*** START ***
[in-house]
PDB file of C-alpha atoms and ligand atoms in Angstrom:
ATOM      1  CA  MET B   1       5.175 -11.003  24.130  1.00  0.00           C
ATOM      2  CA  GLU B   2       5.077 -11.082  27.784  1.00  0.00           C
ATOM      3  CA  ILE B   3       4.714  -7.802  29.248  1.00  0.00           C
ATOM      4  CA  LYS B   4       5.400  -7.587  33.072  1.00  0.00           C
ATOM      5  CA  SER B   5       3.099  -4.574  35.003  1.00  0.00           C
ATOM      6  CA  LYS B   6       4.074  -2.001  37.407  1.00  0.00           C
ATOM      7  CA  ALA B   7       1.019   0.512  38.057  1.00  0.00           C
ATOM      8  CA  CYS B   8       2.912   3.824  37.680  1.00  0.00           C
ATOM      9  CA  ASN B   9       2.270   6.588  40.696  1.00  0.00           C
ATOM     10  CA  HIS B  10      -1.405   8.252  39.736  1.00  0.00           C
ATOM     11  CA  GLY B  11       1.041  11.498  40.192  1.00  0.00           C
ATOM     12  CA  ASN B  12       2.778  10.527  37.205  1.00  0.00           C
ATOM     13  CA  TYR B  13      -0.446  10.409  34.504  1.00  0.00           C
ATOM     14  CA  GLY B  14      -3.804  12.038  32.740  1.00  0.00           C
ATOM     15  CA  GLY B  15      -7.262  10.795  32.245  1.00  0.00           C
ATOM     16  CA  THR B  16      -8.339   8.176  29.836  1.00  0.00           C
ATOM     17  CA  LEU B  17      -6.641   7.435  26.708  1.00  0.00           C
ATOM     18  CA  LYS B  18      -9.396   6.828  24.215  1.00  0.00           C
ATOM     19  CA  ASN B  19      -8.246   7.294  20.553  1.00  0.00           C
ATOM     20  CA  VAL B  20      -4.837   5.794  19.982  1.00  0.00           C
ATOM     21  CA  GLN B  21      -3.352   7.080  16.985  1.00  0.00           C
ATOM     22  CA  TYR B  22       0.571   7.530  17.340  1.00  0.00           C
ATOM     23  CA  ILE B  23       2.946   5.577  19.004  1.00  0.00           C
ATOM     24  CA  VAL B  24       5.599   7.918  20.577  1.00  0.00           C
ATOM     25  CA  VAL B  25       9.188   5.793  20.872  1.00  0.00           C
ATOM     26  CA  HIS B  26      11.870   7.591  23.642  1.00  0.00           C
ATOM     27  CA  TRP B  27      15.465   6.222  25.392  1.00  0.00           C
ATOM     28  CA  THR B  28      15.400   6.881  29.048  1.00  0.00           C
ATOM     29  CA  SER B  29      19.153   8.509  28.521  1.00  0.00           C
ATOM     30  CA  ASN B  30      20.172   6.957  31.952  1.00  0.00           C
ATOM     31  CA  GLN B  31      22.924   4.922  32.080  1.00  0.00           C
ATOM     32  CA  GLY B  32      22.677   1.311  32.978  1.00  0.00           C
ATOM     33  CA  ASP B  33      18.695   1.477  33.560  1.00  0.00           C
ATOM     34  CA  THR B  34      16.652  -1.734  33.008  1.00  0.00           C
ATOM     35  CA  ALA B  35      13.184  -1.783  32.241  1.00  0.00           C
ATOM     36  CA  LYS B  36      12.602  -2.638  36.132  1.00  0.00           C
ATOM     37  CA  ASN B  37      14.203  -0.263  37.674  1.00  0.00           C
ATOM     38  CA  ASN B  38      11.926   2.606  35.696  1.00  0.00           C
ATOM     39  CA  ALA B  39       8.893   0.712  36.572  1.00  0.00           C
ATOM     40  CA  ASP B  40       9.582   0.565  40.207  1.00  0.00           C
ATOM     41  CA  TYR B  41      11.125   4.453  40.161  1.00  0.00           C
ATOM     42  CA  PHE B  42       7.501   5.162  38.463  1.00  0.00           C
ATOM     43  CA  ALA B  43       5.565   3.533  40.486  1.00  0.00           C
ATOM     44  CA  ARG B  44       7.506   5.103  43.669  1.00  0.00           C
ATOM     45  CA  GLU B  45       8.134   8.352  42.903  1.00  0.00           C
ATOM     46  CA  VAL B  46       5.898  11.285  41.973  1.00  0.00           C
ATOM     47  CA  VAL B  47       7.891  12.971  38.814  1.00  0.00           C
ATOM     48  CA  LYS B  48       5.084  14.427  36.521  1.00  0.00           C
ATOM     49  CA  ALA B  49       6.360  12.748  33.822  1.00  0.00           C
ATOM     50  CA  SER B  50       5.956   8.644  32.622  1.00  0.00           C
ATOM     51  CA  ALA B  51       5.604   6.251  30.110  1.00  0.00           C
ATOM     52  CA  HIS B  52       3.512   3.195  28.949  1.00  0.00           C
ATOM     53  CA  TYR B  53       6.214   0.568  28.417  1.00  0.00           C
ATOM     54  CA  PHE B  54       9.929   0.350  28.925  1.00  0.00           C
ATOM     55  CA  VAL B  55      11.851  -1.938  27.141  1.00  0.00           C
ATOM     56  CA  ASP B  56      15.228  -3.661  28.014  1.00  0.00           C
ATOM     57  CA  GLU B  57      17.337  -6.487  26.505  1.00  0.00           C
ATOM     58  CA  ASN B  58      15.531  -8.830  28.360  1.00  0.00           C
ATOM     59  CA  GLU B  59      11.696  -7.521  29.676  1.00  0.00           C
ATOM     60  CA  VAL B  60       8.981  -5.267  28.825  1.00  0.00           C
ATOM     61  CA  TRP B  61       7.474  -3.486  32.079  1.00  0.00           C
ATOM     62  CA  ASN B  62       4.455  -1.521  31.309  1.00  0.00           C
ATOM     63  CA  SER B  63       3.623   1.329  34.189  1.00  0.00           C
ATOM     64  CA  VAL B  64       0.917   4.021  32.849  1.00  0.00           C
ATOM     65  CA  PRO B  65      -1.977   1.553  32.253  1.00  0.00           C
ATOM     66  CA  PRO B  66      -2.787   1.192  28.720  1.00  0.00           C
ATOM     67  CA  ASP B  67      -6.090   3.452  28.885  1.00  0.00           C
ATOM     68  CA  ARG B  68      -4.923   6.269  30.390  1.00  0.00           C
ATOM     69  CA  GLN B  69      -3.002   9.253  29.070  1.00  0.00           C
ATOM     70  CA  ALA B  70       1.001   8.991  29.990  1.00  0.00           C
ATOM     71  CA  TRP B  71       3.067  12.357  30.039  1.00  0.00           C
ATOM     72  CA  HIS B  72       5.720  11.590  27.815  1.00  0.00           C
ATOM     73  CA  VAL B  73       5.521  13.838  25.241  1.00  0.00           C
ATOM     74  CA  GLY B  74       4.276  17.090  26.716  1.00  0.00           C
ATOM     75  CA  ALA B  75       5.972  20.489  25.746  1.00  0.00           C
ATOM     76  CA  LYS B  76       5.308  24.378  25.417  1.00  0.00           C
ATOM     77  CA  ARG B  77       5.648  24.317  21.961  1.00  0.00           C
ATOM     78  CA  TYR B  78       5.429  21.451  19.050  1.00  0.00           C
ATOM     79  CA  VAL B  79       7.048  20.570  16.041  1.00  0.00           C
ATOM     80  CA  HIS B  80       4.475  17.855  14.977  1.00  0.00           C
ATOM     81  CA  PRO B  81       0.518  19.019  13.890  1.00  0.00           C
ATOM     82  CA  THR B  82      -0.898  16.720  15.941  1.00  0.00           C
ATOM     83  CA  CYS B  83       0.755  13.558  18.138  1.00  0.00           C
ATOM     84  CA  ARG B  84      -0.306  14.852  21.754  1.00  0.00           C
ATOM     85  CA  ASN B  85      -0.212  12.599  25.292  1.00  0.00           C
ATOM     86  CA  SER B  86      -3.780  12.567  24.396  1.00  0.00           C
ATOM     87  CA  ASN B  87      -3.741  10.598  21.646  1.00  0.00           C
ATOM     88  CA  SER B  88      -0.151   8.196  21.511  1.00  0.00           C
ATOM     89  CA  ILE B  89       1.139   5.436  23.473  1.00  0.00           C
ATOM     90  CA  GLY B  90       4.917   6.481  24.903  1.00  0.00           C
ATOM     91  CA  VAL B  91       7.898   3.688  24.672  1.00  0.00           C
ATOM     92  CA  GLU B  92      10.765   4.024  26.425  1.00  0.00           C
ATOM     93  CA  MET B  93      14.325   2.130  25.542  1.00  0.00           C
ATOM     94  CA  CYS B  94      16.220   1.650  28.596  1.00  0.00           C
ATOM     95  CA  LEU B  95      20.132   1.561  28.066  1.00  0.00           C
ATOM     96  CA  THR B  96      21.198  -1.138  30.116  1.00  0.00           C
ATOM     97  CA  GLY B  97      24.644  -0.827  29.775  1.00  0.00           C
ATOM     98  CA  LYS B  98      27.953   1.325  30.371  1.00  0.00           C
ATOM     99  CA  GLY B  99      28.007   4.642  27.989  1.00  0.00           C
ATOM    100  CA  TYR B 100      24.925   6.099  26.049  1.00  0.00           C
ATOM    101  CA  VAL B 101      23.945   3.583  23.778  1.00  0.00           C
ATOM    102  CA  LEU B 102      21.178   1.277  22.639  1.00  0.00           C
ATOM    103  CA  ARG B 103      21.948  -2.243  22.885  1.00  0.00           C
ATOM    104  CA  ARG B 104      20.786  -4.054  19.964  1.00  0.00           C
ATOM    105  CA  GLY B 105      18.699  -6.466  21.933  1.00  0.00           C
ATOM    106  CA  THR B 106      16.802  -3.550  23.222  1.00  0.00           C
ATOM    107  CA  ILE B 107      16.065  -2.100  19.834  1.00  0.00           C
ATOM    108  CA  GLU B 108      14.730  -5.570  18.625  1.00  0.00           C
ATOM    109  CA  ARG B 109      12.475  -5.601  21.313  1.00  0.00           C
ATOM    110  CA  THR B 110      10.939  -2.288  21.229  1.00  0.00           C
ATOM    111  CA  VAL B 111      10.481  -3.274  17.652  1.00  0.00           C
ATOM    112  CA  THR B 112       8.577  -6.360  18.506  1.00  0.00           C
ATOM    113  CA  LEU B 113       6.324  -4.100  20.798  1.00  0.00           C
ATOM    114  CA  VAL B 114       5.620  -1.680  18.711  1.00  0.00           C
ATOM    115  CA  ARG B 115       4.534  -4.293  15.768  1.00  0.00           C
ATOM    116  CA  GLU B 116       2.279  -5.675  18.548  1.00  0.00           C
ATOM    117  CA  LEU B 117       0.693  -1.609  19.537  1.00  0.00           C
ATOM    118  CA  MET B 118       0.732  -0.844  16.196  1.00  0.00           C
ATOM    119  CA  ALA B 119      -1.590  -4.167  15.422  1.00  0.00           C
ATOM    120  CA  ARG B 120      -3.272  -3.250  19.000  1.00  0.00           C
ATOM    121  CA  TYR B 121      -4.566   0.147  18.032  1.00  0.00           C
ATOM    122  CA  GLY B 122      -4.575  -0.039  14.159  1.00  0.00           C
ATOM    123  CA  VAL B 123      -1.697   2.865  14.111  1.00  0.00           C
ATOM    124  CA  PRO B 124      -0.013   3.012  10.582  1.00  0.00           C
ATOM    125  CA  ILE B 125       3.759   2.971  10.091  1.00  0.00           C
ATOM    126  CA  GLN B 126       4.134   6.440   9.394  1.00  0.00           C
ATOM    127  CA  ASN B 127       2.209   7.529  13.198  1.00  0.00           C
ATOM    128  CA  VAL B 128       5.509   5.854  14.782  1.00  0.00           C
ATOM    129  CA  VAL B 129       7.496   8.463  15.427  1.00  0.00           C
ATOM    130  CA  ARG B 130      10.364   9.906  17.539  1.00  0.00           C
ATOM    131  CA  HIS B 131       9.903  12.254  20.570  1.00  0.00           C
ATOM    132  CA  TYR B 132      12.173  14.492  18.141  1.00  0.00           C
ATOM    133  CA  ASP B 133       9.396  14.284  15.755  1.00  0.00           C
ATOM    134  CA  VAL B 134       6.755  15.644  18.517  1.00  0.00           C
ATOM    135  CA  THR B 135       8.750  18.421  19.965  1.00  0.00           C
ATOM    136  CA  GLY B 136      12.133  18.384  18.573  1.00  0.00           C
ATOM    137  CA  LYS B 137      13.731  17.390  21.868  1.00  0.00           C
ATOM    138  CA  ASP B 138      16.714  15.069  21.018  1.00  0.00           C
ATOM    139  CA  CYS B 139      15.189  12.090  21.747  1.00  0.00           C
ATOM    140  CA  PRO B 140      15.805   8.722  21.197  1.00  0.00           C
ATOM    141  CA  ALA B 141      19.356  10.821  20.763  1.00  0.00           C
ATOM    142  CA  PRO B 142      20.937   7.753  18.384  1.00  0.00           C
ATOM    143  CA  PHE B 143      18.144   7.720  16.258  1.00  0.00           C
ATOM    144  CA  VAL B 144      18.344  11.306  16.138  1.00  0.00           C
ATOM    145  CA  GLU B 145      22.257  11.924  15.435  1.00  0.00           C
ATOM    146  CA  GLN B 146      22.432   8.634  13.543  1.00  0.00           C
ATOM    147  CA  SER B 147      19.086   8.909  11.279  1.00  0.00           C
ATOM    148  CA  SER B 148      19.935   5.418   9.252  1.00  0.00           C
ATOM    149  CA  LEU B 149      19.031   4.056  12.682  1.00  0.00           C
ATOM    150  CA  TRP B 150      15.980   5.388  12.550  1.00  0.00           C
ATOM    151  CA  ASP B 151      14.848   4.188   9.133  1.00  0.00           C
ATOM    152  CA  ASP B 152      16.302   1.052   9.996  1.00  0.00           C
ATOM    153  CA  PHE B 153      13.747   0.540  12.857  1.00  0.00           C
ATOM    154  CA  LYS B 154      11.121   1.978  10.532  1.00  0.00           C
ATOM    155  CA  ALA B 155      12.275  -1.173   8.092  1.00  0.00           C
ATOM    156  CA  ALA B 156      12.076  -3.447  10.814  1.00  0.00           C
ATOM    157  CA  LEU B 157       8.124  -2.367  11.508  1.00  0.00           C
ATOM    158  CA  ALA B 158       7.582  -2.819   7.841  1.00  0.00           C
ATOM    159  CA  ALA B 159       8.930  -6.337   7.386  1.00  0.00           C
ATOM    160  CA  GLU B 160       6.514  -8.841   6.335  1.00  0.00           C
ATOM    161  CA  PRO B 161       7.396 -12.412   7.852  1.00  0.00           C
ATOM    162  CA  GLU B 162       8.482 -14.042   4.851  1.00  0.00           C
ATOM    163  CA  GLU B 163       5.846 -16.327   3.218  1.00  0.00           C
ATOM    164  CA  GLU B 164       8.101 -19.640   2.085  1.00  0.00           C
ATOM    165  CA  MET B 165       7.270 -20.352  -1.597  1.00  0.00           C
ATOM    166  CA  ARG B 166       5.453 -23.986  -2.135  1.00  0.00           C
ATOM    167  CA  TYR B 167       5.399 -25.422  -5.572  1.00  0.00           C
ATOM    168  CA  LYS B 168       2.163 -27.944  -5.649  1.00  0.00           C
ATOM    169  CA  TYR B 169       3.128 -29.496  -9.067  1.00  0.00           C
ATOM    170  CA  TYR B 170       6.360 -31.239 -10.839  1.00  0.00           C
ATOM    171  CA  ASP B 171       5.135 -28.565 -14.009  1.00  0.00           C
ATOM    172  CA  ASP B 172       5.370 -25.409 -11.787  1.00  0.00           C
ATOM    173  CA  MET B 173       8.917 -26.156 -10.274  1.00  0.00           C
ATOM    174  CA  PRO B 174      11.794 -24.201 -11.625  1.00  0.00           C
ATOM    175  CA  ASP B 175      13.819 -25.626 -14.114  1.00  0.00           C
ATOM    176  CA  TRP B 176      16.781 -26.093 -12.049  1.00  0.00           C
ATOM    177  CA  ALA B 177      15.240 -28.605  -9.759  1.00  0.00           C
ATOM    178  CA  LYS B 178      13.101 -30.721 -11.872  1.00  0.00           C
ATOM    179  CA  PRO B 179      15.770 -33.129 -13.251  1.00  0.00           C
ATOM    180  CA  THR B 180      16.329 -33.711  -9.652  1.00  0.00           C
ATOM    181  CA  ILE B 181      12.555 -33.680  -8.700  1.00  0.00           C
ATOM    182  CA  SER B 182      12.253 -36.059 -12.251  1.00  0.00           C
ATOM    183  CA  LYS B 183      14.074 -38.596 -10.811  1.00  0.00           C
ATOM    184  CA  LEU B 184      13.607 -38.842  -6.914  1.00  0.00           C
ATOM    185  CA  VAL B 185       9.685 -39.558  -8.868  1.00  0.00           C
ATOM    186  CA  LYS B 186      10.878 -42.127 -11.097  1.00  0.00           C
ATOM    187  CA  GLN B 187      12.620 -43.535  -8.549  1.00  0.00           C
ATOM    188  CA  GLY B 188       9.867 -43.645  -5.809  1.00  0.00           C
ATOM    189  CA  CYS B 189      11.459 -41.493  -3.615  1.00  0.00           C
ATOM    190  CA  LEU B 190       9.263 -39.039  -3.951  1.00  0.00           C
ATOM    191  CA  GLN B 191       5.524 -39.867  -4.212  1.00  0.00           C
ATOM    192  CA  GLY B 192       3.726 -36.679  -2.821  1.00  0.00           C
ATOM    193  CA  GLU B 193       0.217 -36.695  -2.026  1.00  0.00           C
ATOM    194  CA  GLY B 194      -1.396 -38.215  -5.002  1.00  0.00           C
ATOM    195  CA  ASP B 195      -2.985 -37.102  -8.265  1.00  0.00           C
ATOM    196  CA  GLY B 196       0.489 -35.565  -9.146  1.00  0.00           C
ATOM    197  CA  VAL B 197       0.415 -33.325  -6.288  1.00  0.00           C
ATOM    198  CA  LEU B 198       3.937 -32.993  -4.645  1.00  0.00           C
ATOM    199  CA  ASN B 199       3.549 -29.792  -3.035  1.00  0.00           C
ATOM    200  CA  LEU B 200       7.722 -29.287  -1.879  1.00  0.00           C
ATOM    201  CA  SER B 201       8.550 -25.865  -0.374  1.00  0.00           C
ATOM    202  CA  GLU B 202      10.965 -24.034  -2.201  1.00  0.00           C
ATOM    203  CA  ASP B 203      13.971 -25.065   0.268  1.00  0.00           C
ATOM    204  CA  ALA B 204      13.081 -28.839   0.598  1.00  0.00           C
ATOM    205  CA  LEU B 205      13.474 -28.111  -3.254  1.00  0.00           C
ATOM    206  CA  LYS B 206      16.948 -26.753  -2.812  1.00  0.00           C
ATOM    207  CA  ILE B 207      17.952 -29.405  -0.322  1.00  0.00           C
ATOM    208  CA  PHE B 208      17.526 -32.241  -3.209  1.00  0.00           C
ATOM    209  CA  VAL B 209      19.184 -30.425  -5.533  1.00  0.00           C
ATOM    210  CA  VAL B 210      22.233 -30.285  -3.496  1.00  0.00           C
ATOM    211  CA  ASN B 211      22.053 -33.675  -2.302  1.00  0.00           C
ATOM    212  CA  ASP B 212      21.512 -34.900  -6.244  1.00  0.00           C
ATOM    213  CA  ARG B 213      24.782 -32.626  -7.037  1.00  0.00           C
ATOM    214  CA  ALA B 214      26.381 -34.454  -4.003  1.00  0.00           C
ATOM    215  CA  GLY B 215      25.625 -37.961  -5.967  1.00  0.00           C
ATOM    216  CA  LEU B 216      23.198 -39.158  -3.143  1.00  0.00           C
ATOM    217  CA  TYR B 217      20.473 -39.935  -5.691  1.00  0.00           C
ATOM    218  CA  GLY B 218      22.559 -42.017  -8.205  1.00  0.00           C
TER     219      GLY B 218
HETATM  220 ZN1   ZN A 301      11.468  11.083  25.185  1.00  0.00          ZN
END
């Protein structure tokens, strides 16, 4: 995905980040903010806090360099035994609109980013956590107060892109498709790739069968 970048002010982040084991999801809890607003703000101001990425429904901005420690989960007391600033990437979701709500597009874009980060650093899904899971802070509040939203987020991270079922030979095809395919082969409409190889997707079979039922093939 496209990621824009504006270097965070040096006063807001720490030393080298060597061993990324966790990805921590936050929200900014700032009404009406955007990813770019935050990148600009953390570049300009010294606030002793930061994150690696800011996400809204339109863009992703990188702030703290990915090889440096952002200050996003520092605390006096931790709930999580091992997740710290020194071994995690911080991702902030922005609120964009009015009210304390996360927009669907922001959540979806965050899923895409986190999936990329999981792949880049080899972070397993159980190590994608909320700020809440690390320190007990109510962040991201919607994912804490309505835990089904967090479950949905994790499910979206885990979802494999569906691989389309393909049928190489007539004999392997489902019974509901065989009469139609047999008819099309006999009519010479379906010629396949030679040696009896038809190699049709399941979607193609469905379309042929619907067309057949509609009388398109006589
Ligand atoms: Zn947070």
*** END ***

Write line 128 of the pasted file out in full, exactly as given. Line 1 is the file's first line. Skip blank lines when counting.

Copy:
ATOM    126  CA  GLN B 126       4.134   6.440   9.394  1.00  0.00           C